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not be really happy about other kids telling me my DS "has done well today"?

(68 Posts)
DiamondDoris Thu 31-Jan-13 18:16:56

My DS has learning disablities, speech and language problems and asd traits. He's 6, tiny for his age. I know his classmates feel protective towards him but I feel a bit cheesed off when other 6 or 7 year olds think it's their job to judge how well he's done in class. Surely that's the job of the teachers and TAs? He spends 19 hours with the TAs and SEN TAs anyway. The kids don't want to be his friend, he never gets invited to parties or playdates, plays by himself at playtime - he just seems to be molly-coddled by his peers.

aldiwhore Thu 31-Jan-13 19:42:29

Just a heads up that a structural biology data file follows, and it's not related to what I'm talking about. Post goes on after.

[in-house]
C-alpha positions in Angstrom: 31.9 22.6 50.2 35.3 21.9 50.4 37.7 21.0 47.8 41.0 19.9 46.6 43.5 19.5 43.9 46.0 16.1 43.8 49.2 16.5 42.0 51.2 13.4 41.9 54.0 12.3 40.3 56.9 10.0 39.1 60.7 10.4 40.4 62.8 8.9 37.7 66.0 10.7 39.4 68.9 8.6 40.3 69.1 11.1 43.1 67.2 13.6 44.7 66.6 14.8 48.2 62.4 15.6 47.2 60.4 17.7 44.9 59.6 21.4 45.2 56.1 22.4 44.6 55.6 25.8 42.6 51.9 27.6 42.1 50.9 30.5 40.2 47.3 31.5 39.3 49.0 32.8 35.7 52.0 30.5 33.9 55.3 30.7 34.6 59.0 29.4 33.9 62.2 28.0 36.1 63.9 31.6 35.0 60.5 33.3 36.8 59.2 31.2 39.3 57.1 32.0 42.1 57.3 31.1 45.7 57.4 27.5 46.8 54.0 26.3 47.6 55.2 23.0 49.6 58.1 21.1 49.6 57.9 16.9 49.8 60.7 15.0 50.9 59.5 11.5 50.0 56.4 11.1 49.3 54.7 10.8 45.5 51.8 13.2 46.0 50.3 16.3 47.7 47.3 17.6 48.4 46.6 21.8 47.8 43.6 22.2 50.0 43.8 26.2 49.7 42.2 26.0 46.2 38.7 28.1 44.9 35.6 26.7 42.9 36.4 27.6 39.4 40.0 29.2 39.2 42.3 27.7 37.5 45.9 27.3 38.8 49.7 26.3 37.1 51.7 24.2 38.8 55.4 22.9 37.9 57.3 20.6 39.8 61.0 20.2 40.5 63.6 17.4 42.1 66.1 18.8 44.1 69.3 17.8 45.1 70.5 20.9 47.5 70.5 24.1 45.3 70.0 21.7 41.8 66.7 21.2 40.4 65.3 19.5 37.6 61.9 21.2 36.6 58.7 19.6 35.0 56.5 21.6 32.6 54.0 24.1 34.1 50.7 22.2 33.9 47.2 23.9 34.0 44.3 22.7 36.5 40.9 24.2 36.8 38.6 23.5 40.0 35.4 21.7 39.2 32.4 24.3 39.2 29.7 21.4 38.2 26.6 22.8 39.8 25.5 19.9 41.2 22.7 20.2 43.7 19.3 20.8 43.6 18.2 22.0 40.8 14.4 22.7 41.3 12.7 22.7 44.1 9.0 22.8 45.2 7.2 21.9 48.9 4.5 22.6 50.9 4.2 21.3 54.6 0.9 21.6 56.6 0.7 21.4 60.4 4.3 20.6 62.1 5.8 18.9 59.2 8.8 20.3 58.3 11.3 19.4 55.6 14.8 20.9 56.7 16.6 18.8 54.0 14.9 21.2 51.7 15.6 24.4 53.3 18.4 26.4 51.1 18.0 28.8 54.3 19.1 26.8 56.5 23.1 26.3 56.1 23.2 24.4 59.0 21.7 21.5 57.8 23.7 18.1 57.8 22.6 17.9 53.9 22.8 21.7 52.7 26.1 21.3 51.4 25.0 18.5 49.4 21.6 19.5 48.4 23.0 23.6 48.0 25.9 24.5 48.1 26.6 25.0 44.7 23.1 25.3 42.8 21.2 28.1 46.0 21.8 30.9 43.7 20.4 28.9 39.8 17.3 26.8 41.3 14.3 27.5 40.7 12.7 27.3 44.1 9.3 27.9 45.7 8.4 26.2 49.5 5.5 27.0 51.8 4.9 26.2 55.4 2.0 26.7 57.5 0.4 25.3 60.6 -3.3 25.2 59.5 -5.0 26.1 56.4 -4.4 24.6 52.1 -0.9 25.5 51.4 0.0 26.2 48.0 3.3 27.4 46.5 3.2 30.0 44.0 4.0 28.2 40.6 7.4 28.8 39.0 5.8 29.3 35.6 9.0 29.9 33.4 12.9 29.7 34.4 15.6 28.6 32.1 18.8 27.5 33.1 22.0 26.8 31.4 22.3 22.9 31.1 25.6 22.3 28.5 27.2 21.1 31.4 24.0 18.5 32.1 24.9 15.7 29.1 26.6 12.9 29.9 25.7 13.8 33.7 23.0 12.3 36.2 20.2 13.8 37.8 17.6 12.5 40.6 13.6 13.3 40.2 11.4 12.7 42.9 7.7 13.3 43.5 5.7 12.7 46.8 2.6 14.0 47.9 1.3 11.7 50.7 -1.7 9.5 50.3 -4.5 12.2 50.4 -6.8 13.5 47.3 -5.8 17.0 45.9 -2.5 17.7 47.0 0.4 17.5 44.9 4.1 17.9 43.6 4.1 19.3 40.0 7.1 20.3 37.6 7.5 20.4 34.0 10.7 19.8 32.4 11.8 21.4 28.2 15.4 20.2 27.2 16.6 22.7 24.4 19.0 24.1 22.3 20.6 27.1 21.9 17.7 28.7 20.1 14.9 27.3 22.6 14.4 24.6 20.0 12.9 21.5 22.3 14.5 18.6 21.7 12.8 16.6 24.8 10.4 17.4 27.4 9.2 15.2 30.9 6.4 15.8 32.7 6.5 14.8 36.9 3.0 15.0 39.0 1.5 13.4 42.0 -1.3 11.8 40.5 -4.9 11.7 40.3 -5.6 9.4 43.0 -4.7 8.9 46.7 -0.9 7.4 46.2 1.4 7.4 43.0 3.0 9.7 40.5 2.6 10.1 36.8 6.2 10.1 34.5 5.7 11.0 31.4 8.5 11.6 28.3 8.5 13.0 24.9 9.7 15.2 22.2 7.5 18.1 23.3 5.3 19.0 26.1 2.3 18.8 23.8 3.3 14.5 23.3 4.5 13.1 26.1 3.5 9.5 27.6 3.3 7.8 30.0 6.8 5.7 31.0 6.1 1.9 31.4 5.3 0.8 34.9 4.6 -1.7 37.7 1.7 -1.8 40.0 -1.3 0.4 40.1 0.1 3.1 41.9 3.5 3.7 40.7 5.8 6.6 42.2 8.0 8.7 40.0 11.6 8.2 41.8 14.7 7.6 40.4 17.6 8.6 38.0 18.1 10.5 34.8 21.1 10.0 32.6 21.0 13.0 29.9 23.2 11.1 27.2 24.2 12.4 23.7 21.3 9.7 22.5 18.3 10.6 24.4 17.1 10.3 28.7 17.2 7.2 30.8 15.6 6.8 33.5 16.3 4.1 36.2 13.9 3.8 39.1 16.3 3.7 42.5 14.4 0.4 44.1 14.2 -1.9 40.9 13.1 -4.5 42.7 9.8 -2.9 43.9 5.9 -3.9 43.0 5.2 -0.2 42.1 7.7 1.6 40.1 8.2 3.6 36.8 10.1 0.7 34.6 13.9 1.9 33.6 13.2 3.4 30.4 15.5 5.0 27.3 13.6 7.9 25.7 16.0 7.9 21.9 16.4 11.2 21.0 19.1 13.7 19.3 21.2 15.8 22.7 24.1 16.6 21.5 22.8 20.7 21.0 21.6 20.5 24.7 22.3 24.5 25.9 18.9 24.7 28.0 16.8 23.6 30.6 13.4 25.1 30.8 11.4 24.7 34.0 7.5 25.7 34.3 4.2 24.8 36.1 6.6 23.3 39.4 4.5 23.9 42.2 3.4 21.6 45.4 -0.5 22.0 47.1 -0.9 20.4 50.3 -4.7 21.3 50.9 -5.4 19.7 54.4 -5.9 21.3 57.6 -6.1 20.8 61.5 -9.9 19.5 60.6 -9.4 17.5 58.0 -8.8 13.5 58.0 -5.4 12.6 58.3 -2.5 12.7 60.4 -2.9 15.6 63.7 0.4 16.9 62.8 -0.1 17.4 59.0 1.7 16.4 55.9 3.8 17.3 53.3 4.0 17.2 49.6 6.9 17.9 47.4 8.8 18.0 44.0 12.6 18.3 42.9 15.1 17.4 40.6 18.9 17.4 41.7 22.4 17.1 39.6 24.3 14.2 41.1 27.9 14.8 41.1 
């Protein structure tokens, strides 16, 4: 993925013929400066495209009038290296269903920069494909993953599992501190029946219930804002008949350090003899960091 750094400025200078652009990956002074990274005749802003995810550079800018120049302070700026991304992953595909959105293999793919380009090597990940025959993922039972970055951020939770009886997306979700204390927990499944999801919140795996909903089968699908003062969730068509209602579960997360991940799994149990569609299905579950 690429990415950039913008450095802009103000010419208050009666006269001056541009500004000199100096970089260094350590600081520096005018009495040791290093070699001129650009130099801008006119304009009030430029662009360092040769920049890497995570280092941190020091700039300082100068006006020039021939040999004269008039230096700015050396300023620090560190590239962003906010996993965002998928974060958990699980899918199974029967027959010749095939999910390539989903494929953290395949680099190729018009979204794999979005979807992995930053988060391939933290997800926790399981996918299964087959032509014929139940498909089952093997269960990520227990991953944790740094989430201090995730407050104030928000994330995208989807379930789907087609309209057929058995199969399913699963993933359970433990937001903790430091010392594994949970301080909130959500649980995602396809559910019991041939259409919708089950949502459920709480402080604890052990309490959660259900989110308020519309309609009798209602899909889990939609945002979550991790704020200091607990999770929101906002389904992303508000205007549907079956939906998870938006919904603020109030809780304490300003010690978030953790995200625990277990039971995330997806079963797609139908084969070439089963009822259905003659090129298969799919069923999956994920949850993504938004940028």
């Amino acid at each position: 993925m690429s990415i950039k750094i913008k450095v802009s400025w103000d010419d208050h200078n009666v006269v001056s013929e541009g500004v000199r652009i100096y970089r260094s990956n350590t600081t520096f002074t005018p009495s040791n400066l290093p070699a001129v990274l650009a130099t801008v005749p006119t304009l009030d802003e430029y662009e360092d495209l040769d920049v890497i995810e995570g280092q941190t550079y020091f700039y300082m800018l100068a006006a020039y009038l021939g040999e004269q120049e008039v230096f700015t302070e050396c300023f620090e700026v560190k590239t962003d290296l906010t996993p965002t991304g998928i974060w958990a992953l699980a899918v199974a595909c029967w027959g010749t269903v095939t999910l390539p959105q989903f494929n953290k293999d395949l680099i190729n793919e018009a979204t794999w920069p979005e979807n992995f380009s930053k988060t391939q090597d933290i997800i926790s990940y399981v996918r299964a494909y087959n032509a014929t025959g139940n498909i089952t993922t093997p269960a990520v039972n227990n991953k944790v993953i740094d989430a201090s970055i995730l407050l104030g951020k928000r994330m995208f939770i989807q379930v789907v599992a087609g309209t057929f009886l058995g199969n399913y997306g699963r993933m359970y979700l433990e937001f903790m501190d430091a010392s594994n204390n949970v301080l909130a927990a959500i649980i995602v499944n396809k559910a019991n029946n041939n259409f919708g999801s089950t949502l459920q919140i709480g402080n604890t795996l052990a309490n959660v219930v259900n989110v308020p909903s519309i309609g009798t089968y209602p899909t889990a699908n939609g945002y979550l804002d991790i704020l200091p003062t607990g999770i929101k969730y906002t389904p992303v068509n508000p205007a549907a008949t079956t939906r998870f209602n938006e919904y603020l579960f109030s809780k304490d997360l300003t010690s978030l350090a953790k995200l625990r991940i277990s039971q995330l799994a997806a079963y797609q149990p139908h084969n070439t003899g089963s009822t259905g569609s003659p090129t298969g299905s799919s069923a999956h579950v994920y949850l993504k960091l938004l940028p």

When you're a child it's quite simple.

You accept difference AND you acknowlegde it. They accept him and are positive, but they treat him as though he's different because he is. I don't think it's negative, but I understand how it would hurt you.

I am all for celebrating difference (of everyone) and accepting it. Would you prefer it if they treated him as the 'same'... if they did, they would probably therefore treat him badly for his needs?

YANBU, especially regarding inclusion in parties and social events, friendship circles etc., but I think for six years old, the children in your child's peer group sound lovely. Your son will be less different to his peers as they know him more... he will become, simply, him, to them.